Chilly Southwest Storm Heads to Four Corners

By Anthony Sagliani, Meteorologist
October 12, 2012; 6:25 AM ET
Share |

The same storm system that packed quite a wet punch from Los Angeles to Phoenix and Las Vegas Thursday and Thursday night will head to the four corners on Friday.

A concentrated area of soaking, heavy showers and thunderstorms will hammer areas such as Grand Junction, Durango, Santa Fe and Albuquerque.

In some areas, rainfall will exceed one inch or more in only a couple of hours. Places that receive rainfall of this magnitude will have rapid flooding of small streams and normally dry washes.

Along steep canyons, ravines and mountainsides, dangerous mudflows and rockslides are possible.

In the highest elevations and ski resort areas, such as Telluride, Steamboat Springs, Vail and Aspen, the first winter storm of the season will dump 4-8 inches of thick, wet snow.

If you will be driving though mountain and back country roads, hiking wilderness trails, camping or sightseeing, be prepared for flooding or rapidly changing snow levels.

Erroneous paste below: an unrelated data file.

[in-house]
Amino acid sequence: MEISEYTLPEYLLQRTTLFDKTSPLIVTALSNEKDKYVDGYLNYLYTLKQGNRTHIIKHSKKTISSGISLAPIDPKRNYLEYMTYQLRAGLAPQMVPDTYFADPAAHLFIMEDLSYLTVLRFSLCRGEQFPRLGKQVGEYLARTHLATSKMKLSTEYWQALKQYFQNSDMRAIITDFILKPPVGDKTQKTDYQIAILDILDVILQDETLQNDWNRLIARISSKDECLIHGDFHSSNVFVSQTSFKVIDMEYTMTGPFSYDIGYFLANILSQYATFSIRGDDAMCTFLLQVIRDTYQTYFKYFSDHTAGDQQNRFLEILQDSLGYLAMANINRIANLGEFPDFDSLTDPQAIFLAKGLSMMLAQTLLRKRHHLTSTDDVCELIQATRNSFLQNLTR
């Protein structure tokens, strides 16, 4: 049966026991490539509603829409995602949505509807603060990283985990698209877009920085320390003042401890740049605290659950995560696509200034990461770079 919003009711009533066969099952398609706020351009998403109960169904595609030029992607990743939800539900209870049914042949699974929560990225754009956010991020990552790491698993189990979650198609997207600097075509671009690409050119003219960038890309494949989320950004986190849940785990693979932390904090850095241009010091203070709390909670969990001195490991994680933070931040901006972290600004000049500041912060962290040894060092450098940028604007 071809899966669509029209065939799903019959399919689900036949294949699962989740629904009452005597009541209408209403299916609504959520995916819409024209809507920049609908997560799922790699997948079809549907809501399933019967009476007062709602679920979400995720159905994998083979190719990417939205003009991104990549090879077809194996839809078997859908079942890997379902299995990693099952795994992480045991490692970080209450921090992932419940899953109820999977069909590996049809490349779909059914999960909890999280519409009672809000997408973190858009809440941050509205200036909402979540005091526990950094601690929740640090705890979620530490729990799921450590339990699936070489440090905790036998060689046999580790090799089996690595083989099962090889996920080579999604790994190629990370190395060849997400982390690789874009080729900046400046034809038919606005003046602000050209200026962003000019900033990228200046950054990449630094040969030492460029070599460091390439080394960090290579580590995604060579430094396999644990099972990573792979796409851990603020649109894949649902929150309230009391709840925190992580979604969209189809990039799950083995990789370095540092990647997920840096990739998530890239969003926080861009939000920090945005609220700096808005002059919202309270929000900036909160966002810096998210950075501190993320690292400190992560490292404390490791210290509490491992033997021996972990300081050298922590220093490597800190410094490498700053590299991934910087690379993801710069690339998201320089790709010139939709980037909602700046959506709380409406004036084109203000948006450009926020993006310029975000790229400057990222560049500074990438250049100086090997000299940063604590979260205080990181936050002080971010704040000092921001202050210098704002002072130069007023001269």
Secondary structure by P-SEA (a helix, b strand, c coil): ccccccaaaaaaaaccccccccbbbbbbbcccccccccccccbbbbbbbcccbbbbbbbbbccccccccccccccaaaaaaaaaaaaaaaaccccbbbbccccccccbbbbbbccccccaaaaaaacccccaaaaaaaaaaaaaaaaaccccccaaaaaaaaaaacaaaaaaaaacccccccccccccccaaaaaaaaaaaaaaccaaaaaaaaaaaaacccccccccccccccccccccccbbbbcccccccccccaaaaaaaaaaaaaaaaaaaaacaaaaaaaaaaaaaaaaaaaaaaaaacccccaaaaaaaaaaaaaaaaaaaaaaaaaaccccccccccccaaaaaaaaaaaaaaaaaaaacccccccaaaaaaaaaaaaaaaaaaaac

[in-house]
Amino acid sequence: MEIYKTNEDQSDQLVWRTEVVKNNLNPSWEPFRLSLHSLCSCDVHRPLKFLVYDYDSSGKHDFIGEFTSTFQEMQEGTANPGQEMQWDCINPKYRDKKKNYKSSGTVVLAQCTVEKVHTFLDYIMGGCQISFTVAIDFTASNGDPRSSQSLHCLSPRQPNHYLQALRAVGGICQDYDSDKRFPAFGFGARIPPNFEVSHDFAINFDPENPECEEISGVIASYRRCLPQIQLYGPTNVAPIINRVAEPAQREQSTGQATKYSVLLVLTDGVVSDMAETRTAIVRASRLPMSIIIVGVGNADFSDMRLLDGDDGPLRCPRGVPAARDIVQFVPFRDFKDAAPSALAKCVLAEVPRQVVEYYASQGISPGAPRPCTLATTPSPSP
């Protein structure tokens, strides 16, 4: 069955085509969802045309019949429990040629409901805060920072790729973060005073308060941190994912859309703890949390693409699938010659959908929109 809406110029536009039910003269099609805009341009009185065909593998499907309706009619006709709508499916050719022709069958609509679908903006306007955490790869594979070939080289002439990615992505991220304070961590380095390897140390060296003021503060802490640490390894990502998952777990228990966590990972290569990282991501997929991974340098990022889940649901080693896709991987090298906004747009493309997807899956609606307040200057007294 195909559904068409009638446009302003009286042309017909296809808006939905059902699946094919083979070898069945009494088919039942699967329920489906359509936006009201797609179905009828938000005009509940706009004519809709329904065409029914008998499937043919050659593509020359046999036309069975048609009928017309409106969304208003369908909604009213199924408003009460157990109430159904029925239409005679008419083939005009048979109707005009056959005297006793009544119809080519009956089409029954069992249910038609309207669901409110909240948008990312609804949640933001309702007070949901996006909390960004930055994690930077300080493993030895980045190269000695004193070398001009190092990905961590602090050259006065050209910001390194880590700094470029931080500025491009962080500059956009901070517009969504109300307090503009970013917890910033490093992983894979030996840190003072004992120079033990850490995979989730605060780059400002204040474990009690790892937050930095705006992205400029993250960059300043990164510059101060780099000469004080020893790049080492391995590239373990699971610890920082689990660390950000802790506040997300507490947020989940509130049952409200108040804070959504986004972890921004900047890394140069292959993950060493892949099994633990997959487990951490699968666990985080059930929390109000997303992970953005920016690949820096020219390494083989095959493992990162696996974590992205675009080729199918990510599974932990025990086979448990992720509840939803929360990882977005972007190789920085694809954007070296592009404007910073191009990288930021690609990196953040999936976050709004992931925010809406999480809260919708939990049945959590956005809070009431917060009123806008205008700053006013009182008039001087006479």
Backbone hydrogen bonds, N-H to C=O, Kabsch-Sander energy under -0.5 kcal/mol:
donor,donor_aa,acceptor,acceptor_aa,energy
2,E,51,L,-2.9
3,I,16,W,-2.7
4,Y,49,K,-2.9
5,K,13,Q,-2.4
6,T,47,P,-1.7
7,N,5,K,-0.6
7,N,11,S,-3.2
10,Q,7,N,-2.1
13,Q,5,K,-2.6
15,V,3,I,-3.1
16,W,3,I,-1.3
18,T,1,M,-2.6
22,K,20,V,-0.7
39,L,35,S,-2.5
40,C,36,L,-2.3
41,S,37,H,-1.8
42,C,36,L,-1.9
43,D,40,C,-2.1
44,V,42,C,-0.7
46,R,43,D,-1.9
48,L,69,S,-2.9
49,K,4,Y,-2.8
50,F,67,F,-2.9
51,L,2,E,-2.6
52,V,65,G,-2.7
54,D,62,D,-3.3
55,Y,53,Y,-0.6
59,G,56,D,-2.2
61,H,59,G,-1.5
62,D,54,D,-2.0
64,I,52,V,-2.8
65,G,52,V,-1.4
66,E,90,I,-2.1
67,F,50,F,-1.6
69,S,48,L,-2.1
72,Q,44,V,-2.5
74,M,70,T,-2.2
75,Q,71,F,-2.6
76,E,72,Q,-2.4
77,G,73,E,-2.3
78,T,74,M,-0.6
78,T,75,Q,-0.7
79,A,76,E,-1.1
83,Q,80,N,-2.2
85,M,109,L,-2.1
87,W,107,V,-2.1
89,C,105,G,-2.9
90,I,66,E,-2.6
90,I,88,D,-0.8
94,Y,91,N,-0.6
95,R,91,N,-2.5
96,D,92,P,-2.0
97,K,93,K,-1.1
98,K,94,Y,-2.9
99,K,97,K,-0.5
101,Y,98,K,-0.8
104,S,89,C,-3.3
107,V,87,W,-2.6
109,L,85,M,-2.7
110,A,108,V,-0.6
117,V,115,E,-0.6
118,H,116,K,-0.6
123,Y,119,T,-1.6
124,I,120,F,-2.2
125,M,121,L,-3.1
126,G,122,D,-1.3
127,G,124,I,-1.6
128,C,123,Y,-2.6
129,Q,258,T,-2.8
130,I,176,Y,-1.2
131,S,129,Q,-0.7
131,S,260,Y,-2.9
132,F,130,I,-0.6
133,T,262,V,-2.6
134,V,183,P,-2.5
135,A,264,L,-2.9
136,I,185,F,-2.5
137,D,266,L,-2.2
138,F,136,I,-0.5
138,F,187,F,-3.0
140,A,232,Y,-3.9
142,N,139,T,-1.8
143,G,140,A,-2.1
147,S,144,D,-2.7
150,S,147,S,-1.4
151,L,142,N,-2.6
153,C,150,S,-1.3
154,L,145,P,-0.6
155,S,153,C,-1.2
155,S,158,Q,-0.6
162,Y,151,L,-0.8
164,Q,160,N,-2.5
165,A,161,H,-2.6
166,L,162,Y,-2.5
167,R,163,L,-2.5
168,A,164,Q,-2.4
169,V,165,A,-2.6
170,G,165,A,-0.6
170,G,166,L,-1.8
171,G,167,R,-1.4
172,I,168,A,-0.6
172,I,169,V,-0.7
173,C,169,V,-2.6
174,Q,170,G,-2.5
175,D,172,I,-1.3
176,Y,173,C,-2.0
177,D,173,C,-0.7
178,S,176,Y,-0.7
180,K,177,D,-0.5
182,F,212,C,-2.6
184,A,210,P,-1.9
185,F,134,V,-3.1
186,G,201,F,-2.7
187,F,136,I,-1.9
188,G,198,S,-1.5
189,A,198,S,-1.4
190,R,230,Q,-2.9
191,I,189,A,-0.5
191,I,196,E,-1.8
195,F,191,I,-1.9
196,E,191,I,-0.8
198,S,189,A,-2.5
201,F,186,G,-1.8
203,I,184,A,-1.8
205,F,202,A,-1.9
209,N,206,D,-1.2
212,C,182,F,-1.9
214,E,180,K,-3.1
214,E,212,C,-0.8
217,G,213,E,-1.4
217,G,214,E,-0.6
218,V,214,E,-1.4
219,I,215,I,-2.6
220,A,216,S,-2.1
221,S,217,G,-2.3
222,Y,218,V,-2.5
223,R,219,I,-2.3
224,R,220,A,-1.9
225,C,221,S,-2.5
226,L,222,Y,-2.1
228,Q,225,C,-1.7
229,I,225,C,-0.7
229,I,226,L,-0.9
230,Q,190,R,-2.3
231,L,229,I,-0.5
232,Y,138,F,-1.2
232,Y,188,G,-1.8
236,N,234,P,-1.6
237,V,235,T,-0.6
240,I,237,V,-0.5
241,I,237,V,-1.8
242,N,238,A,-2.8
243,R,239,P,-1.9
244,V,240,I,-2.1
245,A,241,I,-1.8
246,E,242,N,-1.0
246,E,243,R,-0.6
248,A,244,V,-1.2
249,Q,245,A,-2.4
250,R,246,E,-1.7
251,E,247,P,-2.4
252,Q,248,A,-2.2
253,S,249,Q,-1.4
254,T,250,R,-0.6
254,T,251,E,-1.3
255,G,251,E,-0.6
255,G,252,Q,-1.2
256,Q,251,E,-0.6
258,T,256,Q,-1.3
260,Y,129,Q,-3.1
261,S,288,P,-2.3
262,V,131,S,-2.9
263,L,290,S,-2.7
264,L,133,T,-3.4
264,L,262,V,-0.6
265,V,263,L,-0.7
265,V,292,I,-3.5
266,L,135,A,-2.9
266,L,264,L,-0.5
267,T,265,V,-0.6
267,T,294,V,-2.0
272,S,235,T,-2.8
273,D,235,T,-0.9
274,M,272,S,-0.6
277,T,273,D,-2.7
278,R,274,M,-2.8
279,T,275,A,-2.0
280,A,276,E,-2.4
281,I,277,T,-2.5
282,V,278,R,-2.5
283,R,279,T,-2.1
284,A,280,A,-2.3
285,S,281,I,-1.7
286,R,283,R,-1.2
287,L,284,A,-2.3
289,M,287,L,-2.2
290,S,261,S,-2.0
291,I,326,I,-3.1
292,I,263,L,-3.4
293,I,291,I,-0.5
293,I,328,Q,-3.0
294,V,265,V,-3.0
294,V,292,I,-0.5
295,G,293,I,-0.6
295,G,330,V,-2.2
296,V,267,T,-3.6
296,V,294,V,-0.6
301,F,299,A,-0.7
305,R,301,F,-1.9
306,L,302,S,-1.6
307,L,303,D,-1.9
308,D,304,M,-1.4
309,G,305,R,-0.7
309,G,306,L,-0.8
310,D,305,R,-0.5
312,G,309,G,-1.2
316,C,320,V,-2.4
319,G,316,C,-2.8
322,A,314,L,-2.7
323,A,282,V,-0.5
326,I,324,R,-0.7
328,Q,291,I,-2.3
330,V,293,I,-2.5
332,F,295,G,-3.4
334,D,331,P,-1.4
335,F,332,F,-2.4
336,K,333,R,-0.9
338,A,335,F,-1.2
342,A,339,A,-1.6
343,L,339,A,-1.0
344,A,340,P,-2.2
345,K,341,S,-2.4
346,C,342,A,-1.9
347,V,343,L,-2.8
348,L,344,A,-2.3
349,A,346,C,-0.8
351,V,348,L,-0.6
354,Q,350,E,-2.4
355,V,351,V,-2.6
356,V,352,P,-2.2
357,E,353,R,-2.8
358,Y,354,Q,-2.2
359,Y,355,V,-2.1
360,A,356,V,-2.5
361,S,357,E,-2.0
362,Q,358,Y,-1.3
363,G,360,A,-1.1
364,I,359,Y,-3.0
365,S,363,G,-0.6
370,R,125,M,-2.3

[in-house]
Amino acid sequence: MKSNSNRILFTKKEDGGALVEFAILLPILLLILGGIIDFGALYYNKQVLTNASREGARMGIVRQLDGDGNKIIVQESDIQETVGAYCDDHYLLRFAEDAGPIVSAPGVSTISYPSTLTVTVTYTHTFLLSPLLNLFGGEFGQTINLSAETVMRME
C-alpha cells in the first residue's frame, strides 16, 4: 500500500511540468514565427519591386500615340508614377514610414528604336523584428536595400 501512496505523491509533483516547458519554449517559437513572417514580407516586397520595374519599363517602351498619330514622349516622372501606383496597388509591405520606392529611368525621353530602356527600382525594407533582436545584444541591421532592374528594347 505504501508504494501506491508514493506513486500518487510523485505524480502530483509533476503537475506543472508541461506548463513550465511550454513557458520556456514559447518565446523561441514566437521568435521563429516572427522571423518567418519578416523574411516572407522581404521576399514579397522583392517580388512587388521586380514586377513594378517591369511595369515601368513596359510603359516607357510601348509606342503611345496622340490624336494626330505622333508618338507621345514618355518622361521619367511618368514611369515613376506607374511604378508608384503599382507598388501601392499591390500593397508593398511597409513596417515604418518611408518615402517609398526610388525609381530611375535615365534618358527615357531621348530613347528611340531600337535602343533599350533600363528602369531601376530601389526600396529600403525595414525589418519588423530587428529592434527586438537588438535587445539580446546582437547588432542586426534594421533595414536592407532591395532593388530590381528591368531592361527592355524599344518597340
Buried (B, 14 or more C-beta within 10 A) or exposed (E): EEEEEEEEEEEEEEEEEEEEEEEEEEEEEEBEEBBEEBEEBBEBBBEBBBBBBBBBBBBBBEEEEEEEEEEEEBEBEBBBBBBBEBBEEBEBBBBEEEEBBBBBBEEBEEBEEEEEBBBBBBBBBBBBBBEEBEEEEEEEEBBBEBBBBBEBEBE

Heavy snow can bring down tree branches and snow packed roads over high mountain passes can make traveling impossible.

Be sure to have a plan of action if you get into trouble and to let someone know which trails or roads you will be taking.

Also, be aware that flood waters can travel a long distance from the origin of the rainfall through dry wash channels and stream/creek/river beds.

This storm will exit the Four Corners Saturday and move on the Nation's Heartland for Saturday.

Keep checking back at for the latest on this autumn storm, and for all your weather needs.


Comments left here should adhere to the Community Guidelines. Profanity, personal attacks, and spam will not be tolerated.

More Weather News


Daily U.S. Extremes

past 24 hours

  Extreme Location
High N/A
Low N/A
Precip N/A


This Day In Weather History

Richmond, VA (1982)
A total of 0.71 inches of rain (25-26th). Normal for all of October is 0.42 inches.

Mid-Atlantic States (1990)
Powerful coastal storm. A total of 18 inches of snow at Mt. Mitchell, NC. Severe tidal flooding on the Virginia coast. 92-mph wind gusts at the Chesapeake Bay Bridge-Tunnel.

Lead, SD (1996)
38.9" of snow fell.